The ANC may not need its offshoot, the Economic Freedom Fighters, to make good on its promise to expropriate land without compensation, experts suggest.
According to political analyst Steven Friedman, what appeared to be a step towards a radical amendment of the Constitution last year could actually fizzle down to a window-dressed version of the status quo.
Last week’s election garnered results which left the ANC 19 seats weaker in parliament, now occupying 230 seats. The EFF nearly doubled its power, winning 44 seats and suggesting that with the help of the Red Berets, the ANC could get the two-thirds majority vote it needed to enact its December 2017 resolution to amend section 25 of the Constitution, in order to expropriate land without compensation (EWC).
Other opposition parties like the Democratic Alliance (DA) and the Inkatha Freedom Party (IFP) are against amending section 25, with the former arguing for the protection of property rights and the latter arguing for expropriation with compensation.
Friedman sees two scenarios in the post-election period, one of which would see the ANC not needing the EFF to enact EWC and the other “highly probable” scenario, in which an amendment is successfully challenged in the Constitutional Court.
“What the smaller parties can do, or any interest group that don’t like the idea, is go to the Constitutional Court and say, we don’t need a two-thirds majority, we need a 75% majority,” he said. “This view has been expressed by some lobby groups, based on the fact that the Constitution says that a fundamental right can only be taken away by a 75% majority in parliament, and there is a high probability that this case could land up in the Constitutional Court.”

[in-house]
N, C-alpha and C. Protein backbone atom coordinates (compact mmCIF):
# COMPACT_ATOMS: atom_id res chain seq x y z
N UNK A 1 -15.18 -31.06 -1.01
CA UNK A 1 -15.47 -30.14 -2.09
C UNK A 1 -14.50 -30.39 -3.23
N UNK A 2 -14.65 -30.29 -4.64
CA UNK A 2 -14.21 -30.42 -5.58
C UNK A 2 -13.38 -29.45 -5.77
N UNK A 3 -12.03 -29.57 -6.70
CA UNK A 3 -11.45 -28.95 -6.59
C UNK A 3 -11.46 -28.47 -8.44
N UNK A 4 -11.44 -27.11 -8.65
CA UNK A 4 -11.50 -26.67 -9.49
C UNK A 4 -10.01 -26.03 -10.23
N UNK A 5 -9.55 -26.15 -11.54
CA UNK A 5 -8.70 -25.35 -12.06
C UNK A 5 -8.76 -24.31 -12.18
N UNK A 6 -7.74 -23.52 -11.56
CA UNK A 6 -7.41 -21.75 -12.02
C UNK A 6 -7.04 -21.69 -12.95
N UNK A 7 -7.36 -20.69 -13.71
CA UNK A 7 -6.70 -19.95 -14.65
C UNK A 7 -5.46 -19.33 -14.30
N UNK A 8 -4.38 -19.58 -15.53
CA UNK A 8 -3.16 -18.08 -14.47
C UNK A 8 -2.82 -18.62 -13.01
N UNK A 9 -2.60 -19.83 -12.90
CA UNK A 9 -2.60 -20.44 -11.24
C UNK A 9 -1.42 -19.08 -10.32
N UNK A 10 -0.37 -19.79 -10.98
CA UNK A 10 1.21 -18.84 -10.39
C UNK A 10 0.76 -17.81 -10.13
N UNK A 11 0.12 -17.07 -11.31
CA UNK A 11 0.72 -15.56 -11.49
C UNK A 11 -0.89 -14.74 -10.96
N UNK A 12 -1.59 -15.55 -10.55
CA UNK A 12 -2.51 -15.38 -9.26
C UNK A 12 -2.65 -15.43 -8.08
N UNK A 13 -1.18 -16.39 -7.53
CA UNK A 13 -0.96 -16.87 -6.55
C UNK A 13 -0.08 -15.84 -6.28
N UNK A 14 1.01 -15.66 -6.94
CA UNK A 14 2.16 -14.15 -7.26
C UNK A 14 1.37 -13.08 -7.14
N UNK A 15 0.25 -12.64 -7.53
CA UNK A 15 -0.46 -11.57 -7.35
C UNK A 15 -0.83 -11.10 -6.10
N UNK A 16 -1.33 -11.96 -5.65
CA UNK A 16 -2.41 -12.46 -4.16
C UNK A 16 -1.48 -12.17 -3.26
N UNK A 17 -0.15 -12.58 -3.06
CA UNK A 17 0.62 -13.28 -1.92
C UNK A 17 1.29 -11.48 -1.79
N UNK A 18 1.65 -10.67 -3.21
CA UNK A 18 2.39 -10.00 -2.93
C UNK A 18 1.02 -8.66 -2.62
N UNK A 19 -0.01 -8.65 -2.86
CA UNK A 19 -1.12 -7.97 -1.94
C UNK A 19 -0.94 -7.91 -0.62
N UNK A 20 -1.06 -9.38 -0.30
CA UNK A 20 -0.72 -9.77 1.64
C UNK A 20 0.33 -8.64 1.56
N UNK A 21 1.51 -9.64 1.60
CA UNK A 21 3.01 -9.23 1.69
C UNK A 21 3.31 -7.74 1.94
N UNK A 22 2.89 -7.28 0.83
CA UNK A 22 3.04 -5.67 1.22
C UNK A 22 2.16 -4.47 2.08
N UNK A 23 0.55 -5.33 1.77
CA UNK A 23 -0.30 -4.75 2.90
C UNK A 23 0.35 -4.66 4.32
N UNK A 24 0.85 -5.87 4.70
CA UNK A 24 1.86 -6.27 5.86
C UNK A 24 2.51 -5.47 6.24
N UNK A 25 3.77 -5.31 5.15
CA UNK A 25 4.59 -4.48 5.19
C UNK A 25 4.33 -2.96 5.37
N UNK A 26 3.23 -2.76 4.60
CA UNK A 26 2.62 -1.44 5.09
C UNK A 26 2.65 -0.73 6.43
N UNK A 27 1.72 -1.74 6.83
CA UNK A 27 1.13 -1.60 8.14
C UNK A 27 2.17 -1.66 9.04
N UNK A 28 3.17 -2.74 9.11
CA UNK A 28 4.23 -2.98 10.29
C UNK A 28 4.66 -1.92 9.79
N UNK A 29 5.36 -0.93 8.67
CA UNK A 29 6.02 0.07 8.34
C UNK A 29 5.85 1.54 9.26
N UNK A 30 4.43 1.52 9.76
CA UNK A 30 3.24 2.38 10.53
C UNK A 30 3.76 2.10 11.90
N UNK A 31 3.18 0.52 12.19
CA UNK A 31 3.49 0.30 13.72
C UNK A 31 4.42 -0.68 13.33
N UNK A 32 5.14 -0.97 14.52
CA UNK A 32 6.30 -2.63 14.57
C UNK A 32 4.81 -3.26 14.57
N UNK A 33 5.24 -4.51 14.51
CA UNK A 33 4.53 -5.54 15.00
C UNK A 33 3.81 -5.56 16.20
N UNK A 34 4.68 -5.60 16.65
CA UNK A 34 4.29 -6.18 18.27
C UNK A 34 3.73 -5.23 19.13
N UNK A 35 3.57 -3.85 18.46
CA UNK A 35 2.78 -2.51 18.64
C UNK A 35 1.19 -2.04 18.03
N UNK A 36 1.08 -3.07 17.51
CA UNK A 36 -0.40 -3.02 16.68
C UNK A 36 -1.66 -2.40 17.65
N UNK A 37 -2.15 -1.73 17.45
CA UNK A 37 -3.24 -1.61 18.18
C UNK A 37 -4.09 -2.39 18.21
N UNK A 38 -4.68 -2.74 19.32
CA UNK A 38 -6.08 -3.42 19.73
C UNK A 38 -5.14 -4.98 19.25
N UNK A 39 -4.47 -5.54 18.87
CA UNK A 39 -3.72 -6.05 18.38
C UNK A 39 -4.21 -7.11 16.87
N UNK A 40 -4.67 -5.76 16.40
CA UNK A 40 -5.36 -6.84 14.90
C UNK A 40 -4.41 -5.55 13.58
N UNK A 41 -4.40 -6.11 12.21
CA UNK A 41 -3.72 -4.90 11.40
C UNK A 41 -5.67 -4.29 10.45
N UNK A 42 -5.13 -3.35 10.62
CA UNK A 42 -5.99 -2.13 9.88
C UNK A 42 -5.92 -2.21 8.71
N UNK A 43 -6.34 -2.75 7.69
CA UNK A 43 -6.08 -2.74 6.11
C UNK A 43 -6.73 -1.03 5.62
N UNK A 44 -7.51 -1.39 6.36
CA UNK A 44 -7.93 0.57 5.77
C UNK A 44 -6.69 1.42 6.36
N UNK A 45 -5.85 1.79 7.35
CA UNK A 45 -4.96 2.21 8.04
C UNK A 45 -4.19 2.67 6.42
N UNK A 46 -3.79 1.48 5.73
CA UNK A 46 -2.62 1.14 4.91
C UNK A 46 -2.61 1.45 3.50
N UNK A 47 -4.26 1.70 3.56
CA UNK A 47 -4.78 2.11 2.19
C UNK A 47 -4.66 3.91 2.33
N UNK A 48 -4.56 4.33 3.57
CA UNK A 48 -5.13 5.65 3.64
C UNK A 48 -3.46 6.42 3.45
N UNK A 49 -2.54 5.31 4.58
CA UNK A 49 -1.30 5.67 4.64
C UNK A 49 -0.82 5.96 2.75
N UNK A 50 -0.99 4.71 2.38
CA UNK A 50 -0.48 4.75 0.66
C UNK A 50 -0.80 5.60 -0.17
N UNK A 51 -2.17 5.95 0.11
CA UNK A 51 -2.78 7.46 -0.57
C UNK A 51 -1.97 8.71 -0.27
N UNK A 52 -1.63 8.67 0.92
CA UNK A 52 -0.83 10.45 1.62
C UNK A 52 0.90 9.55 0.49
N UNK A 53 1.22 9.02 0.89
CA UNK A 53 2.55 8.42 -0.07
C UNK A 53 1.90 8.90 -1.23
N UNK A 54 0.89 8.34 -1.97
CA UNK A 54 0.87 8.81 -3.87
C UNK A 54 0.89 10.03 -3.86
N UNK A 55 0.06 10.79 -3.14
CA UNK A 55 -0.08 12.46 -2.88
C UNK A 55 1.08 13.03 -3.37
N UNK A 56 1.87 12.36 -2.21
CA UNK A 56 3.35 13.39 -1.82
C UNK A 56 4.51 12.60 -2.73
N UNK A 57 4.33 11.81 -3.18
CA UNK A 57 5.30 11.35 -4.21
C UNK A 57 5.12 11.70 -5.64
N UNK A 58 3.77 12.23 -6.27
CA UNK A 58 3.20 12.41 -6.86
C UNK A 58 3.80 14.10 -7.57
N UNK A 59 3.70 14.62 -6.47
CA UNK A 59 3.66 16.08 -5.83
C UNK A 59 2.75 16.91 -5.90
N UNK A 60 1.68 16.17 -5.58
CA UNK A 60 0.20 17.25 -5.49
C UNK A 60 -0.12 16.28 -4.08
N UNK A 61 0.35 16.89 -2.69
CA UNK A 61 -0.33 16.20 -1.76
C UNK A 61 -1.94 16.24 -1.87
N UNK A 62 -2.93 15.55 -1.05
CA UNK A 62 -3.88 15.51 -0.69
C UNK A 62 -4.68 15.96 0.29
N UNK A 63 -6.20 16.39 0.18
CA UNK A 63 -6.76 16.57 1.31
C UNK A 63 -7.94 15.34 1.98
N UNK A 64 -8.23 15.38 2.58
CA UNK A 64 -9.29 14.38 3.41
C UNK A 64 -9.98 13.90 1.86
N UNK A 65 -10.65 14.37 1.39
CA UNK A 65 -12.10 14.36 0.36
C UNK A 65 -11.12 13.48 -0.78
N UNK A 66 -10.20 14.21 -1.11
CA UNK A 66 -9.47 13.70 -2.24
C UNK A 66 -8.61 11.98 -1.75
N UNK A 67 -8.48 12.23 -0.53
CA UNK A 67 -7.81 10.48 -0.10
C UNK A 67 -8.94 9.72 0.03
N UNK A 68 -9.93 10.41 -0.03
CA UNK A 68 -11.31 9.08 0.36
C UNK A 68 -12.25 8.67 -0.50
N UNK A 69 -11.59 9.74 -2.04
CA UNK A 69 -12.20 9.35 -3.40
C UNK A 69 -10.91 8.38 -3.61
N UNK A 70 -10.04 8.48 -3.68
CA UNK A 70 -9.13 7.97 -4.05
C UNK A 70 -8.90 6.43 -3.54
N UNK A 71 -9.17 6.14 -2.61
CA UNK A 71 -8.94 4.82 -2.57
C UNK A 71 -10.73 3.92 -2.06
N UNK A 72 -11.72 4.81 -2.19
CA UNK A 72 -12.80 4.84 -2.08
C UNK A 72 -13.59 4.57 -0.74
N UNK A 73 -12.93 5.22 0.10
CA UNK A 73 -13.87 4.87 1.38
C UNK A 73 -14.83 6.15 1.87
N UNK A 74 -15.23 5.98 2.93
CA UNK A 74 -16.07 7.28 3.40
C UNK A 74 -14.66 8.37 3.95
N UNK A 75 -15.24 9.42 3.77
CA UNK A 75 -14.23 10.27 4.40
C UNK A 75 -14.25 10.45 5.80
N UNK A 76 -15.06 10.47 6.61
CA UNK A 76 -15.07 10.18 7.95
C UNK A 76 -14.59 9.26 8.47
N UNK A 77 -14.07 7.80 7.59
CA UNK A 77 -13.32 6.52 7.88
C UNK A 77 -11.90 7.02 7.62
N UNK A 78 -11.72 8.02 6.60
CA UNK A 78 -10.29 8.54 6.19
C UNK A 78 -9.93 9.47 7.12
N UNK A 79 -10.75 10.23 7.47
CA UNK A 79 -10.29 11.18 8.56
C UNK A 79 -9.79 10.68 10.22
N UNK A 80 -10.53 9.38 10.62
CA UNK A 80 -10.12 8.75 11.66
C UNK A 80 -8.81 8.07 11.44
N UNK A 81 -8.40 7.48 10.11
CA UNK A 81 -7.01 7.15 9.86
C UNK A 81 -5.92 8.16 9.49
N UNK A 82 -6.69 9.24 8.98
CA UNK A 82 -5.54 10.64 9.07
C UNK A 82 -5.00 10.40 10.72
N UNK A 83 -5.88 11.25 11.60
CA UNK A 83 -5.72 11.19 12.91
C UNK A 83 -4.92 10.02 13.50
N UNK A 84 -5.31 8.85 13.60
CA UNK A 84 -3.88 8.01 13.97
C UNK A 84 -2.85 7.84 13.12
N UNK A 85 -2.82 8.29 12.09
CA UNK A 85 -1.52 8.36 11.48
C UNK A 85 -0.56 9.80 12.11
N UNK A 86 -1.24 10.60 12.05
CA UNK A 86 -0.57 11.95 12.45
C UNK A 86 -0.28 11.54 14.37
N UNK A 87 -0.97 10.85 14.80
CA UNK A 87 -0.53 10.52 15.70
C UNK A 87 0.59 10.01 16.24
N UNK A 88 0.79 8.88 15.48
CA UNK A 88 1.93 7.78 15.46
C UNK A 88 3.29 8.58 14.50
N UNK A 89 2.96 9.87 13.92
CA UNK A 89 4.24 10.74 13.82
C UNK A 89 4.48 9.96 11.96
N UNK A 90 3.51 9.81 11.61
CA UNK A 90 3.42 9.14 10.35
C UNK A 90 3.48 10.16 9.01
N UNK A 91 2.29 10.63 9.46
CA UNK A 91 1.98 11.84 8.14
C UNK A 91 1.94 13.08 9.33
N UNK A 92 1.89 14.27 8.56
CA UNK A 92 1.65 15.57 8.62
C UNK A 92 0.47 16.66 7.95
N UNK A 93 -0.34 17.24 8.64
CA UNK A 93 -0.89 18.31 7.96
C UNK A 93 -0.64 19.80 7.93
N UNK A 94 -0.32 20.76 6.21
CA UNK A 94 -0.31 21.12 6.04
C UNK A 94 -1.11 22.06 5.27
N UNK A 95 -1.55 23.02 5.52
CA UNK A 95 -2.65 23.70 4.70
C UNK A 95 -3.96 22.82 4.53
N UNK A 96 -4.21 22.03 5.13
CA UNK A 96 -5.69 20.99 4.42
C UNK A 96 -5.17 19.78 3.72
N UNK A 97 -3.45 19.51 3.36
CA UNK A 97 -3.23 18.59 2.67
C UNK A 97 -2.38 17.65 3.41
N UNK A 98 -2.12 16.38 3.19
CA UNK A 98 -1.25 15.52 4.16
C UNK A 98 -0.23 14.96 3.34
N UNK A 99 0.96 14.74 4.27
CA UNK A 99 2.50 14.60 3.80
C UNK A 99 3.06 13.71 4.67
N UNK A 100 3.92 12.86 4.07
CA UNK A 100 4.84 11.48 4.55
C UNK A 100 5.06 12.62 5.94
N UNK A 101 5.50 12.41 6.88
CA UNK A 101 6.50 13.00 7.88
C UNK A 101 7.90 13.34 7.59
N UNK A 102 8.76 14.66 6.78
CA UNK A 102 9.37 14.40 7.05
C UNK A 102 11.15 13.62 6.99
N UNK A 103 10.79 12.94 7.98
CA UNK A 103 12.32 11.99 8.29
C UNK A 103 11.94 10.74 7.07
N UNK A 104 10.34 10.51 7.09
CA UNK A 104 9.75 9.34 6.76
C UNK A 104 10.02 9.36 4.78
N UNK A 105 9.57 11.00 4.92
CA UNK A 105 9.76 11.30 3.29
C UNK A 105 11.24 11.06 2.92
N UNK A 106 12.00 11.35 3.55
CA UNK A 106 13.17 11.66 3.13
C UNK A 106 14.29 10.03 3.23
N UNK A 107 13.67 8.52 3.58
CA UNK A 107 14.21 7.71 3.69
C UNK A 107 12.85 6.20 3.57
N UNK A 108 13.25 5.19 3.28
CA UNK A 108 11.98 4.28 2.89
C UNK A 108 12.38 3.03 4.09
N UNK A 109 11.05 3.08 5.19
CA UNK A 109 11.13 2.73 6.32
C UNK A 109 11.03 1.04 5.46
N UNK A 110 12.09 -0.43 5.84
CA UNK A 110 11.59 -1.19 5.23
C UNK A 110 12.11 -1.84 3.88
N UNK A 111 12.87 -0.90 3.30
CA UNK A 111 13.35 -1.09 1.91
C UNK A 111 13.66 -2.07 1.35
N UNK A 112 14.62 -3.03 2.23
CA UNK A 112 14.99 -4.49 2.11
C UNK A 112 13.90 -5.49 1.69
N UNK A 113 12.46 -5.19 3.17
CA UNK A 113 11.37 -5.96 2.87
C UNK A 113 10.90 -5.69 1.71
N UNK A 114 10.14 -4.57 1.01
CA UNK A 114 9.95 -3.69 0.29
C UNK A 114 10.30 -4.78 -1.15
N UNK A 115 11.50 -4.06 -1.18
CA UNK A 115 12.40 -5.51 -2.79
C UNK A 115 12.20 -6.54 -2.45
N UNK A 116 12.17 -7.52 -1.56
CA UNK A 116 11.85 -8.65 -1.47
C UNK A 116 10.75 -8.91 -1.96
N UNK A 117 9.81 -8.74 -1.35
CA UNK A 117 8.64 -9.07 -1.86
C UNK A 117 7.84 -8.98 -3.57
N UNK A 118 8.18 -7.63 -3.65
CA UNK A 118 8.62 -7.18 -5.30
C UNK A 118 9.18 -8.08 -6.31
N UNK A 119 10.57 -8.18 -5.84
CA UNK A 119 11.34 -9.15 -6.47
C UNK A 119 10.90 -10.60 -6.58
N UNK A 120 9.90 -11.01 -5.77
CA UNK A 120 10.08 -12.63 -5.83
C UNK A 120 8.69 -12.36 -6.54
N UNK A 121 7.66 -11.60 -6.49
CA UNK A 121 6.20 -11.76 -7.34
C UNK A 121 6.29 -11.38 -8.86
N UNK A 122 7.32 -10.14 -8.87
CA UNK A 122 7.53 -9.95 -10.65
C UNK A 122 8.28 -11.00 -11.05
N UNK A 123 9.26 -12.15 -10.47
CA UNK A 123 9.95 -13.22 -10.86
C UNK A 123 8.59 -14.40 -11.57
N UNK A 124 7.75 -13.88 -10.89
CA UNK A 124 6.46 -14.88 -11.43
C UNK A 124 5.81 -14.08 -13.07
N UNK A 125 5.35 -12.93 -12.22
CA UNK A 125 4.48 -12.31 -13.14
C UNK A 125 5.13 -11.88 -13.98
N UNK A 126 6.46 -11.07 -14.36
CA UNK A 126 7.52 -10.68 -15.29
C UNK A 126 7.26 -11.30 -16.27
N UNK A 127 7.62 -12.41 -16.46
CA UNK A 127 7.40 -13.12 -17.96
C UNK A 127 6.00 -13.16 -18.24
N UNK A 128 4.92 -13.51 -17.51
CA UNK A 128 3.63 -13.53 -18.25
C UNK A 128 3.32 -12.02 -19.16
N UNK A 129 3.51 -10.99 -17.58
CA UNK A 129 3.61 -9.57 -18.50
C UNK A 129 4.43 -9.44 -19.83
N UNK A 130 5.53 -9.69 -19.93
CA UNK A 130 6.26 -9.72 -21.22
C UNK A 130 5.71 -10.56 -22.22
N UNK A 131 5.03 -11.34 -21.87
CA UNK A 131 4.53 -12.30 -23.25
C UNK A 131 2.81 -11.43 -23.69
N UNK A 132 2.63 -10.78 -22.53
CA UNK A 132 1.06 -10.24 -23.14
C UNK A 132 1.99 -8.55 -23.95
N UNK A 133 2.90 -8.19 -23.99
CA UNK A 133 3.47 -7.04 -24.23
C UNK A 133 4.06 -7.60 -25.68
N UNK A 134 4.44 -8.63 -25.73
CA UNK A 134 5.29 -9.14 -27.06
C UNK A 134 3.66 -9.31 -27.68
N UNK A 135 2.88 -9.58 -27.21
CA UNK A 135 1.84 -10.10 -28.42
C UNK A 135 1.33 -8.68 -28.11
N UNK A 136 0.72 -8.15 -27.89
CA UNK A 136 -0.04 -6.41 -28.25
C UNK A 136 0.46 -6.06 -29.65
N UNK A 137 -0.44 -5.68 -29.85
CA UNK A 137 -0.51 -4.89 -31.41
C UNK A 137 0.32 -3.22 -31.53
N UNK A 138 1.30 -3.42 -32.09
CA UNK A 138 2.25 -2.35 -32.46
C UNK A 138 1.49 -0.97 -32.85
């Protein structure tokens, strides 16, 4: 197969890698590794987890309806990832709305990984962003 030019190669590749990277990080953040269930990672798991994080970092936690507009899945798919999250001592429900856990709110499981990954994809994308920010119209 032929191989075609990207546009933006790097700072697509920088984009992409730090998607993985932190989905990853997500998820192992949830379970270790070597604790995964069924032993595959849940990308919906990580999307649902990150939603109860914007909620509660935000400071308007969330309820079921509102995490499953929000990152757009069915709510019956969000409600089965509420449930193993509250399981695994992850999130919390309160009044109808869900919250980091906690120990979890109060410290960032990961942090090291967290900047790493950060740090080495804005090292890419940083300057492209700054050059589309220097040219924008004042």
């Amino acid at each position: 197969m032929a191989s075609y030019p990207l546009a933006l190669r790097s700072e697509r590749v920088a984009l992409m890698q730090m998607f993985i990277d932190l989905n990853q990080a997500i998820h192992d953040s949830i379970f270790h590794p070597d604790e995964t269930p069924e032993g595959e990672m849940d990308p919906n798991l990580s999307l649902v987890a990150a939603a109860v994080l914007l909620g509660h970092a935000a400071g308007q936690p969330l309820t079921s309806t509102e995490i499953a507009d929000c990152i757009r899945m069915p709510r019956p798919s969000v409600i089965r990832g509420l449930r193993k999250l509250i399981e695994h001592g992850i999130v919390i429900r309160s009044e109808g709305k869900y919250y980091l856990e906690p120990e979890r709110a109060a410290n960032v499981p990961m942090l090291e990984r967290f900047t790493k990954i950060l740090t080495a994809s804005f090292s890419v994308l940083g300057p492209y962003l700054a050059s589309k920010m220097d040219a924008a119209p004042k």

Friedman added that even in the case where a two-thirds majority was deemed enough to amend section 25, the ANC and EFF may not be on the same page when it comes to how this legislation would be interpreted.
In fact, he said, the ANC didn’t share the EFF’s hunger for expropriation without compensation.
The EFF has repeatedly gone on record stating that government should be the custodian of land, a far more extreme approach than proposed by the ANC.
Former public protector Thuli Madonsela argued recently at a women only conference on land – comprising of law experts from around the country – that it was possible for parliamentarians to agree to an amendment of section 25 which did not violate property rights.
“It depends on what is contained in the clause and the nature of the amendment,” she said.
“If the amendment simply clarifies the circumstances under which land may be expropriated without compensation, that on its own would not necessarily translate to a violation of the Constitution.”